However, the success of these currency reforms was very ephemeral. Inflation quickly returned to the old levels. The people in the country had become accustomed to inflation. Confidence in their own currency remained low. And those who could, changed their money into hard currencies as quickly as possible, preferably into US dollars or euros.
Who Can Afford Tough Measures?
One of the few cases in which a central bank restored confidence on a lasting basis was at the end of the seventies in the USA – with the Volcker Shock. The dollar regained its former strength and remained the world's reserve currency.
The price: Mortgage rates of 18 per cent. In 1979, the Fed raised key interest rates sharply to 17.6 per cent. By 1981 they had risen even further – to 22.36 per cent.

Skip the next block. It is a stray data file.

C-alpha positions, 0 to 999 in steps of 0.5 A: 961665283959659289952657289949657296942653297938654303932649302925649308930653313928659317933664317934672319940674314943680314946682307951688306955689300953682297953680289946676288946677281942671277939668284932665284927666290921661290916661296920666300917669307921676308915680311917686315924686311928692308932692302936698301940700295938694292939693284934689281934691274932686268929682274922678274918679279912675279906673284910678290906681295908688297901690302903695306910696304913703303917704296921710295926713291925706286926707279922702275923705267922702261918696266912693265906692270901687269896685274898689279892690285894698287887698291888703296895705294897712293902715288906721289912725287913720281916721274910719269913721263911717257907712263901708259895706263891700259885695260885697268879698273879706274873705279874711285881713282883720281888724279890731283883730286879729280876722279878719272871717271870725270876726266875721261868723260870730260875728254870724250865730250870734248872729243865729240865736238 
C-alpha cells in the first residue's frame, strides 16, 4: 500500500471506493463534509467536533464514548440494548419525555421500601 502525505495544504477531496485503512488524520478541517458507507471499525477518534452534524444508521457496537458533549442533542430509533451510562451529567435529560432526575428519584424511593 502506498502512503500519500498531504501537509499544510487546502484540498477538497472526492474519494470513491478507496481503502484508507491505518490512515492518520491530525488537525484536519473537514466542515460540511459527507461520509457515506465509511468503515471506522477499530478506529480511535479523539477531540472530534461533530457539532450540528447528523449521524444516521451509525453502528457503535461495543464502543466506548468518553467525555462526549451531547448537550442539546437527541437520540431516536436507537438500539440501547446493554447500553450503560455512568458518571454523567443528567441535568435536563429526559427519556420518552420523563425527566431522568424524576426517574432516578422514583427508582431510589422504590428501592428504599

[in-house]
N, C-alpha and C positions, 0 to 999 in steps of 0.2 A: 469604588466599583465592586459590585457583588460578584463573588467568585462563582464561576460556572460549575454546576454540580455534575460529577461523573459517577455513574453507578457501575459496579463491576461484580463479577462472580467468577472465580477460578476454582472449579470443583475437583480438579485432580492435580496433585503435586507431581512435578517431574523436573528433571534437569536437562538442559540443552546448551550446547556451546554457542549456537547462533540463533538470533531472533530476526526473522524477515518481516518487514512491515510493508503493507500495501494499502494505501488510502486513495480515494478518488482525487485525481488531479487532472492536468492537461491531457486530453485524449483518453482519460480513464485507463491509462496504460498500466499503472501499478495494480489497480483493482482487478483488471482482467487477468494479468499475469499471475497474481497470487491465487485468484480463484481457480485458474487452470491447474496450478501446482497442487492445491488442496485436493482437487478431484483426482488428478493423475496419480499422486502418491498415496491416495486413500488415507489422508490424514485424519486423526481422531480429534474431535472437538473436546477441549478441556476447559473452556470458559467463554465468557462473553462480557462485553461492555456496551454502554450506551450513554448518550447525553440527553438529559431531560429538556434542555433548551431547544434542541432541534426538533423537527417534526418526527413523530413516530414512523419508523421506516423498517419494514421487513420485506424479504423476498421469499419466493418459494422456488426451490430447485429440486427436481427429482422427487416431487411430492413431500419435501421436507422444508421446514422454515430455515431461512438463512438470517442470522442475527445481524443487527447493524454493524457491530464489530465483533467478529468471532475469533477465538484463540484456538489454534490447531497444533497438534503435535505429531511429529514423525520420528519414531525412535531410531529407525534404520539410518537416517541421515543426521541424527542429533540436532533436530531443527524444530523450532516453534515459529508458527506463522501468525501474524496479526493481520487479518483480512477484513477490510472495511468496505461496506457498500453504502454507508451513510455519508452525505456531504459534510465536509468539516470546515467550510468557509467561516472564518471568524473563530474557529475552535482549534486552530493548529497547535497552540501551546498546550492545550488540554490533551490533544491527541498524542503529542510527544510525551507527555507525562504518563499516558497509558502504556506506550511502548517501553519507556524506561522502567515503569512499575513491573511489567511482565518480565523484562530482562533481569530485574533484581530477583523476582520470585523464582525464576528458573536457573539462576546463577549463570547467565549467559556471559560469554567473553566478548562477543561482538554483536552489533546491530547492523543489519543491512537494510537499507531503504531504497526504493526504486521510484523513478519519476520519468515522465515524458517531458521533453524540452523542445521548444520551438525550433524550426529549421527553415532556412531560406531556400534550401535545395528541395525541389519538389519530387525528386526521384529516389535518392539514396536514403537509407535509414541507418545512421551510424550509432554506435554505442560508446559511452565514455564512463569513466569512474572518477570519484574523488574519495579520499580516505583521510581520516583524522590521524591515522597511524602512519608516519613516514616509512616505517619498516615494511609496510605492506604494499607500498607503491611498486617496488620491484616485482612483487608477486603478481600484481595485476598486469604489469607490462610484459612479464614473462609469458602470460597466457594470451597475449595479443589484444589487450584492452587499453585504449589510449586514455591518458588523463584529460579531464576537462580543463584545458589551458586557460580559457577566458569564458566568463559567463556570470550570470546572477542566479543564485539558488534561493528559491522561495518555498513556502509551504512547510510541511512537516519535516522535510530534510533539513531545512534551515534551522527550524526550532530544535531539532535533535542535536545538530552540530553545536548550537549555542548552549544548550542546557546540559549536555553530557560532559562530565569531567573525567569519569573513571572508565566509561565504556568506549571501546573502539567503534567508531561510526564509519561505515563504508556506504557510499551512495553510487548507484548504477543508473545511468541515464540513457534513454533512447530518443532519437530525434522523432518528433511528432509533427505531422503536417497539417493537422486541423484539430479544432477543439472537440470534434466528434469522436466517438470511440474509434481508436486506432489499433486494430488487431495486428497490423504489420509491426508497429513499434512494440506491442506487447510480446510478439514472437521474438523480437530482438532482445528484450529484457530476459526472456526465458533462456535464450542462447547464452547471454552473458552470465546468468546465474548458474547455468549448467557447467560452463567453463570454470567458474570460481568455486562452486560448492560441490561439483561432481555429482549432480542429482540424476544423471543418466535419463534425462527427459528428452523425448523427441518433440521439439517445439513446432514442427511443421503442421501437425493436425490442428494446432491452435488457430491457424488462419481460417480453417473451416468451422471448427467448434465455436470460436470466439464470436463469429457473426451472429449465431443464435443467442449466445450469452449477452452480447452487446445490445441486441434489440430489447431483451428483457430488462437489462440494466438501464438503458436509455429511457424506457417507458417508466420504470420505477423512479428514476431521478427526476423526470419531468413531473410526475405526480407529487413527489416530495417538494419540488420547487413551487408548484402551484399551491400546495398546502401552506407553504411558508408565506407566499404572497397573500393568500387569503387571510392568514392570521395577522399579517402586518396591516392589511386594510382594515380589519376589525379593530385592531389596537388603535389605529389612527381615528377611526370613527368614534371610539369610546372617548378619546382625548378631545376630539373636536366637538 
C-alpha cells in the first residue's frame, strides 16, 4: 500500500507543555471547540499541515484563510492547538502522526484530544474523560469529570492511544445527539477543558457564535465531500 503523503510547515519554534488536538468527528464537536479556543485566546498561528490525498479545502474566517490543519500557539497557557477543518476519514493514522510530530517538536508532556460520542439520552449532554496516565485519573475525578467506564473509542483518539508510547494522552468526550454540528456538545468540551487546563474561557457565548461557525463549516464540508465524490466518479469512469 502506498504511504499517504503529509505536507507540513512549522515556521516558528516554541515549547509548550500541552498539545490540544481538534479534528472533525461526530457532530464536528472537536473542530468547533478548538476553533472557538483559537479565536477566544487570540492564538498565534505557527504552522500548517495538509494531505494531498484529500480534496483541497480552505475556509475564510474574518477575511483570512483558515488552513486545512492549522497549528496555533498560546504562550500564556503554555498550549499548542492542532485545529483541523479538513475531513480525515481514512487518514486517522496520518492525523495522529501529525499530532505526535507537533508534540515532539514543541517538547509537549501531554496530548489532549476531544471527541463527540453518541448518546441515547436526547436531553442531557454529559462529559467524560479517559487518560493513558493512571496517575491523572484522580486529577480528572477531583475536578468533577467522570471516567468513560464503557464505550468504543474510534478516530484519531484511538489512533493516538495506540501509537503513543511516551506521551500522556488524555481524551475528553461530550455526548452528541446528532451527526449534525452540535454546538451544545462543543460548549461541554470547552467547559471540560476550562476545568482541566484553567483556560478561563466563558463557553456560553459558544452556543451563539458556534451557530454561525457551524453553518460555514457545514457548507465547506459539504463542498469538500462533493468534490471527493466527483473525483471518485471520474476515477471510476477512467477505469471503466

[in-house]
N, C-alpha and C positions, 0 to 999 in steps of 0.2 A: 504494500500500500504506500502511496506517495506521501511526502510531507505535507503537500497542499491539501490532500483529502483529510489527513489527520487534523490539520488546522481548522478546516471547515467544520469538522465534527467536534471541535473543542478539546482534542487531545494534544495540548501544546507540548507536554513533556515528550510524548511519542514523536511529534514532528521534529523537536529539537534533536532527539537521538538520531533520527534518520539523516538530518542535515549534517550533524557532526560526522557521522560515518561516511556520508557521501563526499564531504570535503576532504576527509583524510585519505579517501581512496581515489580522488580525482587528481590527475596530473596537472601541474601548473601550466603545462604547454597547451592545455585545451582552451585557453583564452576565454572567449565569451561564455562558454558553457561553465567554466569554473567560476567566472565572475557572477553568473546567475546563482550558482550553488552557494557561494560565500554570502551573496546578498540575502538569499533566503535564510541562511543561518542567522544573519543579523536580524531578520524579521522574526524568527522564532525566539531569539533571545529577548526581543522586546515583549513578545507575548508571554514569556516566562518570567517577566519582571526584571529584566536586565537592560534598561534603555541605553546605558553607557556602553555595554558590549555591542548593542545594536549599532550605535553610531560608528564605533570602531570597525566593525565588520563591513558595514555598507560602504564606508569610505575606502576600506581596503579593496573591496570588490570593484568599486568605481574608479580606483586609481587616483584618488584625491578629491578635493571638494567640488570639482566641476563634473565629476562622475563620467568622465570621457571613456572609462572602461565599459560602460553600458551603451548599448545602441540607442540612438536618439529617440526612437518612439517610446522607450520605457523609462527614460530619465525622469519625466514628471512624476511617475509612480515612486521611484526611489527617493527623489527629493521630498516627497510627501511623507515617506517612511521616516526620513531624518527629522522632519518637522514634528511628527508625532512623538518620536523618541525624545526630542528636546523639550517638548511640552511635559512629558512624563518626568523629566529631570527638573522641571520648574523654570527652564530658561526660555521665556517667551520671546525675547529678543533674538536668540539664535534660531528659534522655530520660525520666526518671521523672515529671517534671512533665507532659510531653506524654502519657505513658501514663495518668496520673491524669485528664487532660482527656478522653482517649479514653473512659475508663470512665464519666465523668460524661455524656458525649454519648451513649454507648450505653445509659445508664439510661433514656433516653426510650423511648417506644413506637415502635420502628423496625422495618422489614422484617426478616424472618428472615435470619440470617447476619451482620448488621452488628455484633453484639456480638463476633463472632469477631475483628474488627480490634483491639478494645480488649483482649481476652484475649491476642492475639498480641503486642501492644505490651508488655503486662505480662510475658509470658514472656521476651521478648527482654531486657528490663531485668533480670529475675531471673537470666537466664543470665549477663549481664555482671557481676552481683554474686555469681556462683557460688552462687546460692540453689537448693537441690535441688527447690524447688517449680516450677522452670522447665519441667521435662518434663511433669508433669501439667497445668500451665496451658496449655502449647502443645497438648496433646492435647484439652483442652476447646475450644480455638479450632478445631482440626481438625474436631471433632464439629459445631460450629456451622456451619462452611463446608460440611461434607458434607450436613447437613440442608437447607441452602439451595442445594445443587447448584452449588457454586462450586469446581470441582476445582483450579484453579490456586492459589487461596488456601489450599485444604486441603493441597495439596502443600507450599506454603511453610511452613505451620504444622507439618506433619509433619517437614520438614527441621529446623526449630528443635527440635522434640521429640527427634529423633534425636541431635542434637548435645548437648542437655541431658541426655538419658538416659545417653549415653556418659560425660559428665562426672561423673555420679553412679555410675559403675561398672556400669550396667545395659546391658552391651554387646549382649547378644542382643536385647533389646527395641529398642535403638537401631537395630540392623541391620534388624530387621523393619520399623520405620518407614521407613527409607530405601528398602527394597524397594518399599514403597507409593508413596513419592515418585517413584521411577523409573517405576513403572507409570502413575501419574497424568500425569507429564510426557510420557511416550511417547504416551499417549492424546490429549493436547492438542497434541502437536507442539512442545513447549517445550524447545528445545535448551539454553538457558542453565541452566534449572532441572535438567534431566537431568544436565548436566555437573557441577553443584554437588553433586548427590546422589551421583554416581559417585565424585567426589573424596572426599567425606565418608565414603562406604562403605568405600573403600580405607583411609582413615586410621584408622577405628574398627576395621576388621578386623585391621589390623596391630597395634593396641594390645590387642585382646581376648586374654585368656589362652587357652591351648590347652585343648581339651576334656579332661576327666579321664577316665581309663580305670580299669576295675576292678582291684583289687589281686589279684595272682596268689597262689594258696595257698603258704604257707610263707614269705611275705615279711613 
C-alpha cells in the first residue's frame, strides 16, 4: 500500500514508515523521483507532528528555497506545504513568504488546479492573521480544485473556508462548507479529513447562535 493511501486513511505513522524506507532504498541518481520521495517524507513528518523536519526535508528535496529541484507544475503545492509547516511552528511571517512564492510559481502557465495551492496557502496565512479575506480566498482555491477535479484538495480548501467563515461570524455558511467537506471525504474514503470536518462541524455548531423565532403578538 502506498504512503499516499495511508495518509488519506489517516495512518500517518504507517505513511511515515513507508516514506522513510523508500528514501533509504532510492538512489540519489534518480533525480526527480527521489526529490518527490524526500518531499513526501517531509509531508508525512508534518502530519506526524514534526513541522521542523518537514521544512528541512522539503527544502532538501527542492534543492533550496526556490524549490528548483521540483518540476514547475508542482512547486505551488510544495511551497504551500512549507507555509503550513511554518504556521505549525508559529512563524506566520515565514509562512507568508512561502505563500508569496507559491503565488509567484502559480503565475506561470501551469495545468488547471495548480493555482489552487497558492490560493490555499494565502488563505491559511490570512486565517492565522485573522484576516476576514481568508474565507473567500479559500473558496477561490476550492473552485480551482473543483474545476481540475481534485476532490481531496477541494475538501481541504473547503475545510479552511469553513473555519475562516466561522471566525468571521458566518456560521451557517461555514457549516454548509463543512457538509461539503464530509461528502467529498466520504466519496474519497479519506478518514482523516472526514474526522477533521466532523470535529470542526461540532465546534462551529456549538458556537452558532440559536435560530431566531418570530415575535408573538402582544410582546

But if this is the solution, the question is: Could the USA still pay the interest on its debt after such a rate hike?
At the end of 2021, there was over $28'000 billion outstanding federal debt. At 20 per cent interest, that means an assumed interest burden of $5'600 billion – almost as much as the government spent in 2021 in the first place ($6'800 billion).
Stop all government services, lay off all government employees – just to pay off debt instead? It's unlikely that democratically elected politicians would want to resort to such means.
A solution like that of the Weimar Republic seems more conceivable: The state was the main beneficiary of hyperinflation. Its debts amounted to 154 billion marks in 1923. When the new currency, the Rentenmark, was introduced on 15 November 1923, it was just 15.4 pfennigs. The state thus eliminated its own debts. From landlords whose mortgage debts expired worthless, the state recovered the capital gain within the framework of the house interest tax.
In the Weimar Republic, it was mainly the costs of the First World War that were on the state's books as debts. In the last 20 years, quite different measures have led to more debt – from bank bailouts to wage replacement for all those who could not work because of the Covid-19 pandemic. But no matter what the state spends the money on, at some point someone has to pay.